Talk Less and Do More: Designing a Service in Only 48 Hours
What do you get when you add 25 aspiring design thinkers, five design mentors, six boxes of coffee, one secret theme, and hundreds of Post-it notes? Well, you get a giant mess to clean up afterward, but you also get a Jam! This past weekend Peer Insight was delighted to host the Uncle Sam Service Jam, the local arm of an international event called the Global Service Jam.
On March 1st, at 7:30 PM, groups of service design enthusiasts in cities across the globe gathered to research, design and prototype a new service around a secret theme. This year's theme: Grow^. In just 48 hours, the Jammers went through an accelerated, but complete, design process, with final prototypes of their services due to the Global Service Jam web platform before 3:00 PM on Sunday.
It was an intense weekend for all those involved but the collaboration, drive and energy of the five DC teams was inspiring. As someone who is fortunate enough to practice human-centered design on a daily basis, and get paid to do it, it is humbling that so many people across the world would give up their weekends in hope of either learning a new skill or just to participate in the design of a service that could potentially improve the quality of life.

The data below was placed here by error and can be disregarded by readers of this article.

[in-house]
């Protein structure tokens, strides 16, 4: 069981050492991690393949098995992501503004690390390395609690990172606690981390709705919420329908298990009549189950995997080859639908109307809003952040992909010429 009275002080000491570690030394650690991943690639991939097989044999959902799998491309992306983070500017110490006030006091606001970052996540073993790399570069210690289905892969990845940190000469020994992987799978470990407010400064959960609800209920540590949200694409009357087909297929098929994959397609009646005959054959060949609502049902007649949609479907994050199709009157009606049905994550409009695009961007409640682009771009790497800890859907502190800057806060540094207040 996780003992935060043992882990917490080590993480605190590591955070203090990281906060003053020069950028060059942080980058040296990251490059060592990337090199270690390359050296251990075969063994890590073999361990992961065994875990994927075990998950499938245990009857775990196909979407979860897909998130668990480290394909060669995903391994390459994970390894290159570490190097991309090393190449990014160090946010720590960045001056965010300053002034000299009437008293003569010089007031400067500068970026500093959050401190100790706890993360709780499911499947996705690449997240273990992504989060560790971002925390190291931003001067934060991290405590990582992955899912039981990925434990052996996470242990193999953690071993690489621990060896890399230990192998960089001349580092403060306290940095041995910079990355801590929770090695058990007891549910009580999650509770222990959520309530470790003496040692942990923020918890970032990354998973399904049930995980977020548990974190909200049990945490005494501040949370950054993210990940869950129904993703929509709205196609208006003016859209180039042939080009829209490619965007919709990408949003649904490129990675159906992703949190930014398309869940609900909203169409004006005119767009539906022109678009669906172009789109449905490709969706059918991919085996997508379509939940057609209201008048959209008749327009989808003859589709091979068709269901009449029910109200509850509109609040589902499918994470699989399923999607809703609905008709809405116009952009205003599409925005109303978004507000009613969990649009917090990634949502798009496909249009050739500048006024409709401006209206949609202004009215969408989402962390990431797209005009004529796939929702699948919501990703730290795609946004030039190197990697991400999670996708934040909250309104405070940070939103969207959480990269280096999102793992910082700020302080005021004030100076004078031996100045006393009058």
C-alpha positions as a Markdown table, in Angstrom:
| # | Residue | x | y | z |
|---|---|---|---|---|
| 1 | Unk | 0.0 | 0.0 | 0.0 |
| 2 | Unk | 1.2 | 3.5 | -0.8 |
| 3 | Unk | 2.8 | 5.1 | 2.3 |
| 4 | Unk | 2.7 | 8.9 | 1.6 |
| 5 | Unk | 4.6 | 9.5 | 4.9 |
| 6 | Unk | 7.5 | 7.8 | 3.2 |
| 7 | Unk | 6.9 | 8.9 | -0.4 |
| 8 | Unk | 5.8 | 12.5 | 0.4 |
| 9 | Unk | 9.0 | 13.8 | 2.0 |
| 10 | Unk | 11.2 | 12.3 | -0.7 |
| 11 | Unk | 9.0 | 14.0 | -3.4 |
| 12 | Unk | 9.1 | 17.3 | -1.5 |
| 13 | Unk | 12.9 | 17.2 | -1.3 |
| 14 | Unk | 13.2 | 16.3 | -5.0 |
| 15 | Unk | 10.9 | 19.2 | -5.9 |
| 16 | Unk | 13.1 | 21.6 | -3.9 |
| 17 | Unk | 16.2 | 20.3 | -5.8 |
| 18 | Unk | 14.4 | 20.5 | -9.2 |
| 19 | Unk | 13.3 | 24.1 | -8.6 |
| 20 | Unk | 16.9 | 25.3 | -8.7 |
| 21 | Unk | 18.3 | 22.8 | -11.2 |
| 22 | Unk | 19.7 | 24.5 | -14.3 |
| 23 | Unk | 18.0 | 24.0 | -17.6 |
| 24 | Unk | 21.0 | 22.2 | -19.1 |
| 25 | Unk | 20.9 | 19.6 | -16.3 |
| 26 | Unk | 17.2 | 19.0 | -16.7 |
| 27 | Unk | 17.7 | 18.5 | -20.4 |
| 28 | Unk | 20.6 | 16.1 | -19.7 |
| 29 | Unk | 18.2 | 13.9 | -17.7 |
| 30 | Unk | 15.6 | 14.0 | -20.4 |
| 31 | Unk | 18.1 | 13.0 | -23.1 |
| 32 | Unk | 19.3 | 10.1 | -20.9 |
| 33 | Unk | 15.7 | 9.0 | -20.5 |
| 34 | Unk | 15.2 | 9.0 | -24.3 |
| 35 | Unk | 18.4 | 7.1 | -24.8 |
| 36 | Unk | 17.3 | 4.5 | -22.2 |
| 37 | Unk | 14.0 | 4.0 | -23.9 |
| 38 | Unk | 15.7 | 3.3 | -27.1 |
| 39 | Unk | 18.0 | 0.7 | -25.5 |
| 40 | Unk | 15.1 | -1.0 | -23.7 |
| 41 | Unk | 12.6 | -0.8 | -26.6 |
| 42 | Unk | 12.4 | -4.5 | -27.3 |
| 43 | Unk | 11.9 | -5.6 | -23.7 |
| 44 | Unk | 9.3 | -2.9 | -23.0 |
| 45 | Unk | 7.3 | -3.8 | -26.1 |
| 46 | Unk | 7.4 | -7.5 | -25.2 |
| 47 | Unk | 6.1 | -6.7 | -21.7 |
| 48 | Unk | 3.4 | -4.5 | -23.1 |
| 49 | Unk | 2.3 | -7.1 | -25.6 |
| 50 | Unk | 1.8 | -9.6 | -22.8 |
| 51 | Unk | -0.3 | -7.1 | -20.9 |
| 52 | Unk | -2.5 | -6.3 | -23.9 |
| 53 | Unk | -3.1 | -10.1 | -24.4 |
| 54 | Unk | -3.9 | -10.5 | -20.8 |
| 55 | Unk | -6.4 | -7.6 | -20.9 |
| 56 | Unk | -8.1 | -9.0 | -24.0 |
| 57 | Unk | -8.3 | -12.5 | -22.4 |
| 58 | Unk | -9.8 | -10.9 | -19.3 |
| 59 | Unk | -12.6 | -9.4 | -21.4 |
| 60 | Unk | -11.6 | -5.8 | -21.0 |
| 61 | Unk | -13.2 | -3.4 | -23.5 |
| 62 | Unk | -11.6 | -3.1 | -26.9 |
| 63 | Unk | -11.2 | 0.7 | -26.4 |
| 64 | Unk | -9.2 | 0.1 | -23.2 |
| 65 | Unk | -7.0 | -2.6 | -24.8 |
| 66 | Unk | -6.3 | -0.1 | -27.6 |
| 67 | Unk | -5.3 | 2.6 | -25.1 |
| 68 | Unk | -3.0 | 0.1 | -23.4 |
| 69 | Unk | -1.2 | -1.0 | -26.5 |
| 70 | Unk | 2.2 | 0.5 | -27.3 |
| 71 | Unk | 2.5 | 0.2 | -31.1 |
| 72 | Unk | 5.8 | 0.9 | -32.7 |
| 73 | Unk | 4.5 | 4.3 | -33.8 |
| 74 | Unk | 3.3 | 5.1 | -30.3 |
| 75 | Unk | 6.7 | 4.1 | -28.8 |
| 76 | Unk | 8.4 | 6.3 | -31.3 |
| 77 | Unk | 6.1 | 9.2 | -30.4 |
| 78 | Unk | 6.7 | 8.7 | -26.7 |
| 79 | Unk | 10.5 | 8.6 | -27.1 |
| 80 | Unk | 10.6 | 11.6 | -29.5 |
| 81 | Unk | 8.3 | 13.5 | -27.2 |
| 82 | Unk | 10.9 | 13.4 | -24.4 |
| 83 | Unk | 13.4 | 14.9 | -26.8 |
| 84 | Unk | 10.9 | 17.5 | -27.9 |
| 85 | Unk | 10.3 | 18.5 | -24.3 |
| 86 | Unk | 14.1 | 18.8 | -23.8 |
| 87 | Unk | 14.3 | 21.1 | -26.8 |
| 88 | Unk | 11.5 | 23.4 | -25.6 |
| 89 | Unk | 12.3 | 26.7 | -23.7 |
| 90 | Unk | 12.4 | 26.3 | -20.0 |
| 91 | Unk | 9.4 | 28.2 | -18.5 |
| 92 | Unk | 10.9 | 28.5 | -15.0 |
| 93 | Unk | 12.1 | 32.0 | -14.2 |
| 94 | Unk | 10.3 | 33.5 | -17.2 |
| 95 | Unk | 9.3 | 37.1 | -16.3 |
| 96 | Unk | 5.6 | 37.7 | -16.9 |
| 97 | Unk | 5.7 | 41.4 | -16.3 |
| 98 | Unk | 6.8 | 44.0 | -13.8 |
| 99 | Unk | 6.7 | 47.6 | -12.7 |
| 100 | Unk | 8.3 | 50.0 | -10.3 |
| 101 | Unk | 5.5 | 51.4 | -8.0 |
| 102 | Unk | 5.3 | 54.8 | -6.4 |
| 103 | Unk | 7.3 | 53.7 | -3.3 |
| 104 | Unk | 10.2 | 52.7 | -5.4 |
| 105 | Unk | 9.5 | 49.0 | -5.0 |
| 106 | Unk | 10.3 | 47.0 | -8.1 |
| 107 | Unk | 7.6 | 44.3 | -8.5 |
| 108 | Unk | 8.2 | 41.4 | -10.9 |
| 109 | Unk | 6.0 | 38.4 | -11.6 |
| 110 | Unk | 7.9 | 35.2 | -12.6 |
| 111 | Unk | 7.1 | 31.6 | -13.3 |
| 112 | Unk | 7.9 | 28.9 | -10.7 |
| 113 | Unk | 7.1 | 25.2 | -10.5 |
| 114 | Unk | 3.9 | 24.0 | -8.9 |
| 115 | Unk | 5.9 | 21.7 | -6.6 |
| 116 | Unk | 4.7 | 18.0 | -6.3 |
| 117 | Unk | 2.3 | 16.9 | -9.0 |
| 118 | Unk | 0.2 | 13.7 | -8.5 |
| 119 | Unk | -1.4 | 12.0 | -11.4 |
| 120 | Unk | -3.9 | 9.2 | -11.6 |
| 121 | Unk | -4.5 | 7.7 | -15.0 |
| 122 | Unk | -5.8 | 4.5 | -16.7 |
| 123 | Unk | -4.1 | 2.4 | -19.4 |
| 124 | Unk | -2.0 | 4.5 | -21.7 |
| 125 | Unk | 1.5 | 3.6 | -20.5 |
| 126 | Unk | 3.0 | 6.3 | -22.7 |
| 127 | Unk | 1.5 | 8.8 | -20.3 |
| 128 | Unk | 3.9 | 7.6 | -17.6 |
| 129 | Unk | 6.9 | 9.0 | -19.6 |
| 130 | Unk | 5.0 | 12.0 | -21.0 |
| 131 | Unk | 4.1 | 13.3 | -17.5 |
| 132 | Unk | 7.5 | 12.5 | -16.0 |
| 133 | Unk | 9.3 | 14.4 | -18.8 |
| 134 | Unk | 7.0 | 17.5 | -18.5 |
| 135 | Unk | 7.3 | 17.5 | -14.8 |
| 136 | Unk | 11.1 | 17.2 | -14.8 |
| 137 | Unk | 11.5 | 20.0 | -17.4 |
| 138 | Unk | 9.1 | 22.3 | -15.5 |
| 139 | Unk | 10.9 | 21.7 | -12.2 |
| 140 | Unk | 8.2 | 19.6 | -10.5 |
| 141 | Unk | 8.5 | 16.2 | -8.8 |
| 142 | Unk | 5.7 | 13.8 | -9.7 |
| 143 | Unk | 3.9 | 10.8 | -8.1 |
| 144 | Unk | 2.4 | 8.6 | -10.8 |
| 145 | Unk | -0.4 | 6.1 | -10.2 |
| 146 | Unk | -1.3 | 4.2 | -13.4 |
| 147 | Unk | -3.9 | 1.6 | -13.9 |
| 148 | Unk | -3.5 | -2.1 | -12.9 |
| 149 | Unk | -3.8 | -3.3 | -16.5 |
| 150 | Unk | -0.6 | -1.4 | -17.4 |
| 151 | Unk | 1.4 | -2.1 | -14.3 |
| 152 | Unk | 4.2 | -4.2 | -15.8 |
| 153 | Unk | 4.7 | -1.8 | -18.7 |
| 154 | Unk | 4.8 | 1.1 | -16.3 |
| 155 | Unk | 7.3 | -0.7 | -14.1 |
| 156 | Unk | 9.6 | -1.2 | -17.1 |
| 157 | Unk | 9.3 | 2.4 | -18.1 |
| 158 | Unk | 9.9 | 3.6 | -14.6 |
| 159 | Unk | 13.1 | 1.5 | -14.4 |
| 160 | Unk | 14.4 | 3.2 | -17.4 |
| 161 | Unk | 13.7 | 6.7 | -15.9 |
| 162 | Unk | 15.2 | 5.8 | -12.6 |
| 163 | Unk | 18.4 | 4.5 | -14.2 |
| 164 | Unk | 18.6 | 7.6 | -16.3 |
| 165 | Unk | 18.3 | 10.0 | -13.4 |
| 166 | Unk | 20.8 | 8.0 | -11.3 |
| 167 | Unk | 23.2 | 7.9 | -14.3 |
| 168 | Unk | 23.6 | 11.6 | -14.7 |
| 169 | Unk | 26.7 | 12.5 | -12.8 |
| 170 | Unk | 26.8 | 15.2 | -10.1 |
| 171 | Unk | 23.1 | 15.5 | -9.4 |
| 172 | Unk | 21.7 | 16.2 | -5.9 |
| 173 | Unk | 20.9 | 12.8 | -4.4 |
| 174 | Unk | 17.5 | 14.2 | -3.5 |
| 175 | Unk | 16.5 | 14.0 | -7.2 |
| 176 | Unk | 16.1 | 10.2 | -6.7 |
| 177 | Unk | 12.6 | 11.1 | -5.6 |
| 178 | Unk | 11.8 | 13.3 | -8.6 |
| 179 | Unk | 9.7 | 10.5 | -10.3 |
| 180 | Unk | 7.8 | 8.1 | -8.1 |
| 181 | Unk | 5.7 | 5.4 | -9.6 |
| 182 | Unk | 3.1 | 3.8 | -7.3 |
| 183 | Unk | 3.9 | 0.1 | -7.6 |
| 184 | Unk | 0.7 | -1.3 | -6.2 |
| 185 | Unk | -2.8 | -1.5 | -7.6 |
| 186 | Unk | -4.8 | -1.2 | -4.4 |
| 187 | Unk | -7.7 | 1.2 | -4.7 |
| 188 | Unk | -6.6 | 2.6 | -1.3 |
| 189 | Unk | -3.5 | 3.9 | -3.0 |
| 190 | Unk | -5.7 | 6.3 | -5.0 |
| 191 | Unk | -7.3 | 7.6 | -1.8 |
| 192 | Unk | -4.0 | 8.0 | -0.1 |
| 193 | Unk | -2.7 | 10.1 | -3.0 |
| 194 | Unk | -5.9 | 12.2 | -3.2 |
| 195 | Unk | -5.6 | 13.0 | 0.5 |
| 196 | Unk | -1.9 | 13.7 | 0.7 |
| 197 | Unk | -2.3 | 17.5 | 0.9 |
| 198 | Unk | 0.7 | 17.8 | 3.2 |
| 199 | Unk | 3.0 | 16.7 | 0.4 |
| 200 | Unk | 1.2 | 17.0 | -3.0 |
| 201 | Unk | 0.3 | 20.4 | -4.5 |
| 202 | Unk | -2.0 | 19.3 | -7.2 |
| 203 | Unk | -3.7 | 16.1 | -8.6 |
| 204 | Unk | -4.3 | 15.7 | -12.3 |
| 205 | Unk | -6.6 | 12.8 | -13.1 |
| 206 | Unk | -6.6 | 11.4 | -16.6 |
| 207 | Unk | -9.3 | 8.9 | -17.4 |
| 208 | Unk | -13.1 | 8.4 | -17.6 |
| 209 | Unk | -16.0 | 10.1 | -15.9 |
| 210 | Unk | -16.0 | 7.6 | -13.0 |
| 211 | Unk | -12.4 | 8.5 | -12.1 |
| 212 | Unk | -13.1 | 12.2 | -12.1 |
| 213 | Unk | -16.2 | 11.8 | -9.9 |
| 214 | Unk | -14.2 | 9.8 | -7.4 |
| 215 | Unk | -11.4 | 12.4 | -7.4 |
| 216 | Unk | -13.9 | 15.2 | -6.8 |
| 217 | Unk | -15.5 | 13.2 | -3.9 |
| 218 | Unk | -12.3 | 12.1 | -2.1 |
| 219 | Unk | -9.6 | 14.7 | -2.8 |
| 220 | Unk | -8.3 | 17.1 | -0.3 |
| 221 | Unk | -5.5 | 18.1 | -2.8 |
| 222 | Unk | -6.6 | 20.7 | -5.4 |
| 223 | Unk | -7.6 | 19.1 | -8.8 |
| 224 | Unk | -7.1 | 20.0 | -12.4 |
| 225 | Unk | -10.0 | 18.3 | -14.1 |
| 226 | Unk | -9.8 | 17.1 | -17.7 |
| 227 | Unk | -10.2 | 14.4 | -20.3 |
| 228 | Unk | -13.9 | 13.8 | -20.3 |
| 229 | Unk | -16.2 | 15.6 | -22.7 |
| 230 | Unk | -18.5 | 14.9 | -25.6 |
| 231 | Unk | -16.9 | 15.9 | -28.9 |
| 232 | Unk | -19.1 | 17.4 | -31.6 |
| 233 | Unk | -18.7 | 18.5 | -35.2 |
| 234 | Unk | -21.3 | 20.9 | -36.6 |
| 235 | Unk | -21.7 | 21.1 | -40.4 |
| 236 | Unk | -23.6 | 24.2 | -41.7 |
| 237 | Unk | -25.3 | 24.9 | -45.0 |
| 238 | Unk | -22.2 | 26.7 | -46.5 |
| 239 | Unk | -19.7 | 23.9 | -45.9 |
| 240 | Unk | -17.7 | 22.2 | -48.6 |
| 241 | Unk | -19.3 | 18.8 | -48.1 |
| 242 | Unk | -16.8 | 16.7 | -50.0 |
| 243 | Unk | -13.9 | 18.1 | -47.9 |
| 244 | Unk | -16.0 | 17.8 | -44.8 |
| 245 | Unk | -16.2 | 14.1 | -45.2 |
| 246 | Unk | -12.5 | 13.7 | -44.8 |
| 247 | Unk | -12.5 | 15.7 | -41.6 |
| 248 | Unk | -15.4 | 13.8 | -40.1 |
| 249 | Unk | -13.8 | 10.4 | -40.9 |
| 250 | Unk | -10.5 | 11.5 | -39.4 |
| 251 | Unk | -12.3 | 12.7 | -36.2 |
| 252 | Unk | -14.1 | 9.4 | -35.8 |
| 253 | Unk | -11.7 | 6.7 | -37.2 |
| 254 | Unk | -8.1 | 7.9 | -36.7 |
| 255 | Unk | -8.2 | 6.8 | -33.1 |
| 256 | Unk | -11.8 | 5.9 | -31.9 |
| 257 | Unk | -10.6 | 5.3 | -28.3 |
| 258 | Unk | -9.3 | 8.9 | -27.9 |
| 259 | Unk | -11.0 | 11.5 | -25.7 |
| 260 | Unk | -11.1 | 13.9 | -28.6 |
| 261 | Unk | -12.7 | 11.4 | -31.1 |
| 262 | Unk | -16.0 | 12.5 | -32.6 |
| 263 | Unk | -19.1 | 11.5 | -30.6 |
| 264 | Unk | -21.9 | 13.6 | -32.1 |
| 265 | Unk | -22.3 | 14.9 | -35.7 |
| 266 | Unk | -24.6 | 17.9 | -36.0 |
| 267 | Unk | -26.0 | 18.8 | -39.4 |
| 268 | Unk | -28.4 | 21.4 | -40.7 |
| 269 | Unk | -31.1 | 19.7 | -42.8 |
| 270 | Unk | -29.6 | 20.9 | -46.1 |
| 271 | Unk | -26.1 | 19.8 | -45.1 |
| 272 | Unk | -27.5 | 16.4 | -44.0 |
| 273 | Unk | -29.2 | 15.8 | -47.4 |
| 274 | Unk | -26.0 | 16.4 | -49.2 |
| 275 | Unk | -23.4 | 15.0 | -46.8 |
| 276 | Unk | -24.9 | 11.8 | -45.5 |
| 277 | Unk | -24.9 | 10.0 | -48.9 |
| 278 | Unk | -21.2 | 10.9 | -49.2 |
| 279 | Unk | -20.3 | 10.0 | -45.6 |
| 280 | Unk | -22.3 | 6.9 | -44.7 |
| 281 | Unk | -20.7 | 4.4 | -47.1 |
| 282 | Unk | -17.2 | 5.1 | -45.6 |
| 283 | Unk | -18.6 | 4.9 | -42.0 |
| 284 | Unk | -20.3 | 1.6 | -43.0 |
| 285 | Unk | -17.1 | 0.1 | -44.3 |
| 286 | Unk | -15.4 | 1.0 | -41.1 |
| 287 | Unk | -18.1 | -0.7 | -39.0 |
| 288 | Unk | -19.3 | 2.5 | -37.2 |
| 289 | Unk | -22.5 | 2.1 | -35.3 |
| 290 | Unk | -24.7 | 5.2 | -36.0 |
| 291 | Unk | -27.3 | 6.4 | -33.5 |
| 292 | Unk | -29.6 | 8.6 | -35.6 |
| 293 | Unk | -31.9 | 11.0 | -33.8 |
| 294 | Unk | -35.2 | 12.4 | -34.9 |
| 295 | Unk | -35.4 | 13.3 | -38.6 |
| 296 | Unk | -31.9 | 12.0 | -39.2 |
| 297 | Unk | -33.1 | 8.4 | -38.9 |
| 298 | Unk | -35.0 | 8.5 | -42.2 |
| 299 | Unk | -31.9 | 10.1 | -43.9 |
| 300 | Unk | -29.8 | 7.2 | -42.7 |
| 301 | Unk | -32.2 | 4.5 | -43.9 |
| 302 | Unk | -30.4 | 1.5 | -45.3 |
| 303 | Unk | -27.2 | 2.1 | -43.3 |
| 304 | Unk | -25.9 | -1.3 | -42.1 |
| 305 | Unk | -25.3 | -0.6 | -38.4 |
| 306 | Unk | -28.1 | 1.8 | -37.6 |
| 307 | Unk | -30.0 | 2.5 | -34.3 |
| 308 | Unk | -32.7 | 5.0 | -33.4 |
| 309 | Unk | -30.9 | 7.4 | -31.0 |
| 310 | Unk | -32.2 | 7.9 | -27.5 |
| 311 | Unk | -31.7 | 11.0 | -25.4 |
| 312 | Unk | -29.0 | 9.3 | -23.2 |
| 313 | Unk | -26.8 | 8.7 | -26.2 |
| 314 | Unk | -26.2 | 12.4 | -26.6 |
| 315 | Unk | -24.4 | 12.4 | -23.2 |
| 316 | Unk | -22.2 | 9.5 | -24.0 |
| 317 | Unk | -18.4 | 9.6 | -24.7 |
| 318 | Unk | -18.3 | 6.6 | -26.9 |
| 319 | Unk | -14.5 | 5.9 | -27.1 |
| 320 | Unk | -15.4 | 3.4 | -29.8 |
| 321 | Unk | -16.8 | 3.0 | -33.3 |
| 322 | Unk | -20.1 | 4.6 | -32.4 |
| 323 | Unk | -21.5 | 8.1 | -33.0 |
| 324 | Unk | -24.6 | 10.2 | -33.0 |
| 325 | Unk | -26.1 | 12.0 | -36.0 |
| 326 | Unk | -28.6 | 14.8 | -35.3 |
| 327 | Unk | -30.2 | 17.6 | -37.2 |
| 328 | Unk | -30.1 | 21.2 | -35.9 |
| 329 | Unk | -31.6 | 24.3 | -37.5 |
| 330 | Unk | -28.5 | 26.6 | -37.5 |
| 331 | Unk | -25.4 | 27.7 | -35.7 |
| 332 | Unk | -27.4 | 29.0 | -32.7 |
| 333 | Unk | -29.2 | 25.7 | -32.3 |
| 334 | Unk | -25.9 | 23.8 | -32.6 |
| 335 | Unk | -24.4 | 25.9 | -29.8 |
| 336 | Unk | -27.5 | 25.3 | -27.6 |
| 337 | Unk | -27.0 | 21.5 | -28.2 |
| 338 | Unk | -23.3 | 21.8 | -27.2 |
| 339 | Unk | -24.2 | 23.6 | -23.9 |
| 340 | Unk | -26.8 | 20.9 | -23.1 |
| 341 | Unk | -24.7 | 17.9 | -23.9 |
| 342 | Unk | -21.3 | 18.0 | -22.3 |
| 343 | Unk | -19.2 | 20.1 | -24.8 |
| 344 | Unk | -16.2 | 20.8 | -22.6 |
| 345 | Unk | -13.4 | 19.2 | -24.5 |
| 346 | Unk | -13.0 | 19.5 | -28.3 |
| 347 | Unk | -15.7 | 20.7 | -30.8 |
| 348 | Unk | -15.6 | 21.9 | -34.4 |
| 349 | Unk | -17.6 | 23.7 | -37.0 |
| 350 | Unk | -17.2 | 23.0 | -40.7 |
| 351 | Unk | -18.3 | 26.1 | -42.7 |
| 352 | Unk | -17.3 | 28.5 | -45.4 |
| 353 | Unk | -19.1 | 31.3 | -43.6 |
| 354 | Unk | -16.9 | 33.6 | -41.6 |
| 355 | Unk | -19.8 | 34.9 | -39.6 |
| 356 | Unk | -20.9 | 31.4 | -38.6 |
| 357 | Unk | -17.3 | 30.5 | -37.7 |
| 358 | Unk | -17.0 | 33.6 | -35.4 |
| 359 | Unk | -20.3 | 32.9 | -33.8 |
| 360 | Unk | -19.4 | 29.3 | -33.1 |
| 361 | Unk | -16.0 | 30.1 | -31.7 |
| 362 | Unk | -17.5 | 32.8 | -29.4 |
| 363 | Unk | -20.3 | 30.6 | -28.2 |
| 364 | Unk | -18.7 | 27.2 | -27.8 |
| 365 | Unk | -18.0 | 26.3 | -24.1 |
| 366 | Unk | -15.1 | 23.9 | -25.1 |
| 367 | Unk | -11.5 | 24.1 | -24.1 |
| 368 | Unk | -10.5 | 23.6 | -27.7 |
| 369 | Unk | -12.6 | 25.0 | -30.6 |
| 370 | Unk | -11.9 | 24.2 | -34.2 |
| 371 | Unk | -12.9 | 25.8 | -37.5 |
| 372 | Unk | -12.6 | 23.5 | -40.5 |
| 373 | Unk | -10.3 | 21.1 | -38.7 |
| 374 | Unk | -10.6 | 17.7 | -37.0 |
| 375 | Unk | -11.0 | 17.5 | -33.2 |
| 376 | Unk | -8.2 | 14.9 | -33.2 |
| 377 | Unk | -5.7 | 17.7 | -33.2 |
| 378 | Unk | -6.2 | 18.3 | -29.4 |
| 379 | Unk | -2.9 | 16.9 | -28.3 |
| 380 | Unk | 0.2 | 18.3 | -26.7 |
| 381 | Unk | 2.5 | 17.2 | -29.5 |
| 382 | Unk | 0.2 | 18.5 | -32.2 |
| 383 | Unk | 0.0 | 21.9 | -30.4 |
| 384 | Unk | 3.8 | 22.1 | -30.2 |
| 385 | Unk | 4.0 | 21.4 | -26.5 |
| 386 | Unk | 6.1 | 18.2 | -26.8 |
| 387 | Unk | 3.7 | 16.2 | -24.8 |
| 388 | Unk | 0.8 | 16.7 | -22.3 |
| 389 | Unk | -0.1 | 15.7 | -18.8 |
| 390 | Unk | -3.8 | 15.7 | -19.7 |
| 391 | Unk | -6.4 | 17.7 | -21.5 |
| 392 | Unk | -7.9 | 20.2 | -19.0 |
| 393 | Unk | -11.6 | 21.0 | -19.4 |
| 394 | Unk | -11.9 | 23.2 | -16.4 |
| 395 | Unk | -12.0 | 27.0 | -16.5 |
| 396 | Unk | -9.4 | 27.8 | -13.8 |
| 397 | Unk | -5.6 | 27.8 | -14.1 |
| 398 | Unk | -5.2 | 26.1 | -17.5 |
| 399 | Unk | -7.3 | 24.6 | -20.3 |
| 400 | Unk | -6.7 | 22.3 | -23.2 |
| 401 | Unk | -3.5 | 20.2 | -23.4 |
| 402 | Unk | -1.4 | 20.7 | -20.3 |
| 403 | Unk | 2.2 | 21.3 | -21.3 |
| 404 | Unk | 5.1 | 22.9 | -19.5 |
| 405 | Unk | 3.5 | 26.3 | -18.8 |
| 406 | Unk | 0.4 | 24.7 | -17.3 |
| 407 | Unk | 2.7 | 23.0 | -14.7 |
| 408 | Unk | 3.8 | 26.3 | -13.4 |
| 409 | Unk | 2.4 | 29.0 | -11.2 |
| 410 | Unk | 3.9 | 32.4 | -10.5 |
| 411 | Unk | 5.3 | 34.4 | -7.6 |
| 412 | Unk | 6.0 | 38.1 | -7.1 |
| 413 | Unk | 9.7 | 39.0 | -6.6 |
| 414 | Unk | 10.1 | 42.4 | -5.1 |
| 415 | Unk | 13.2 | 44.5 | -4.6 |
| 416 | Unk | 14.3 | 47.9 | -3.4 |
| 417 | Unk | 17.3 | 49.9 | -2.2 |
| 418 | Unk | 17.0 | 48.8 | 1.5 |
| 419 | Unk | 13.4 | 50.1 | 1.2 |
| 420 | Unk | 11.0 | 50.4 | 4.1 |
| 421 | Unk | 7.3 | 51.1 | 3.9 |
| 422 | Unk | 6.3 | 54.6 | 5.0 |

The Uncle Sam Service Jam (USSJ) brought together a significant number of stakeholders in our local community, from the Jammers, who ranged in profession from students, to consultants, to government workers, to the local businesses that were kind of enough to make donations and sponsor the Jam, to the local Eastern Market and DC residents who participated in the Jammers' street research.
Reflecting on the weekend, it became clear to me that although, technically, only two of the five USSJ teams declared that they would design a service to help grow communities, that almost all the teams touched upon this issue in one way or another. Whether it was getting to know your neighbors better, getting to know your city better, creating a community to share skills or working to improve the city's overall happiness quotient, each of the teams recognized the need to establish and maintain a network of relationships. In a world when technology has, at the same time, both opened us up to and closed us off from inter-personal relationships, it is intriguing to me that from our theme of Growth^, the DC teams were looking to grow in mostly social ways. I would love to hear how other Jammers in different cities interpreted the challenge.
How about you? What kind of service would you design if you had only 48 hours and the theme Grow^?
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